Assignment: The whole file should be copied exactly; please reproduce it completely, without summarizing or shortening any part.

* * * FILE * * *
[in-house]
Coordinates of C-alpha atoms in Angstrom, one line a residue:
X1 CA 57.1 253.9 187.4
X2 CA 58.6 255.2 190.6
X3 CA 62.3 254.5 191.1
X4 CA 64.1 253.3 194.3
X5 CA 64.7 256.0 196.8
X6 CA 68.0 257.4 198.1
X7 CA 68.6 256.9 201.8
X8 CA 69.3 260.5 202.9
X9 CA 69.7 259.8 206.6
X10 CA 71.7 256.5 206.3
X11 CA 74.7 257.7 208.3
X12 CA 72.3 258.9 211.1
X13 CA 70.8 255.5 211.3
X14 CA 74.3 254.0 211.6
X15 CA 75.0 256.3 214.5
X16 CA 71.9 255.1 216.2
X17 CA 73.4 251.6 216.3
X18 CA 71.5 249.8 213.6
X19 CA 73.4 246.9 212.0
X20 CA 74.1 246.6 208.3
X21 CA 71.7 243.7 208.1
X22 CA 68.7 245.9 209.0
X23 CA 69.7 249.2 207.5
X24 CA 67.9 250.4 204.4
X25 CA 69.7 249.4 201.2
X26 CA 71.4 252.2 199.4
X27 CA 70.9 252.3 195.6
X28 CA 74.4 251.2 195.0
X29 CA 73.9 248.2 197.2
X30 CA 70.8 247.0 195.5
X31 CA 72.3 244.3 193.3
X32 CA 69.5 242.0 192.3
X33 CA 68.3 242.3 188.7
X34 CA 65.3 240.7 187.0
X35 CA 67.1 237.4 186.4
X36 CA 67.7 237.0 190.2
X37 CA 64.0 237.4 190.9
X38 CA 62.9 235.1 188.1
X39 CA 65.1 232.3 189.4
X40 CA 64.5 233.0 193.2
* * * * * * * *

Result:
[in-house]
Coordinates of C-alpha atoms in Angstrom, one line a residue:
X1 CA 57.1 253.9 187.4
X2 CA 58.6 255.2 190.6
X3 CA 62.3 254.5 191.1
X4 CA 64.1 253.3 194.3
X5 CA 64.7 256.0 196.8
X6 CA 68.0 257.4 198.1
X7 CA 68.6 256.9 201.8
X8 CA 69.3 260.5 202.9
X9 CA 69.7 259.8 206.6
X10 CA 71.7 256.5 206.3
X11 CA 74.7 257.7 208.3
X12 CA 72.3 258.9 211.1
X13 CA 70.8 255.5 211.3
X14 CA 74.3 254.0 211.6
X15 CA 75.0 256.3 214.5
X16 CA 71.9 255.1 216.2
X17 CA 73.4 251.6 216.3
X18 CA 71.5 249.8 213.6
X19 CA 73.4 246.9 212.0
X20 CA 74.1 246.6 208.3
X21 CA 71.7 243.7 208.1
X22 CA 68.7 245.9 209.0
X23 CA 69.7 249.2 207.5
X24 CA 67.9 250.4 204.4
X25 CA 69.7 249.4 201.2
X26 CA 71.4 252.2 199.4
X27 CA 70.9 252.3 195.6
X28 CA 74.4 251.2 195.0
X29 CA 73.9 248.2 197.2
X30 CA 70.8 247.0 195.5
X31 CA 72.3 244.3 193.3
X32 CA 69.5 242.0 192.3
X33 CA 68.3 242.3 188.7
X34 CA 65.3 240.7 187.0
X35 CA 67.1 237.4 186.4
X36 CA 67.7 237.0 190.2
X37 CA 64.0 237.4 190.9
X38 CA 62.9 235.1 188.1
X39 CA 65.1 232.3 189.4
X40 CA 64.5 233.0 193.2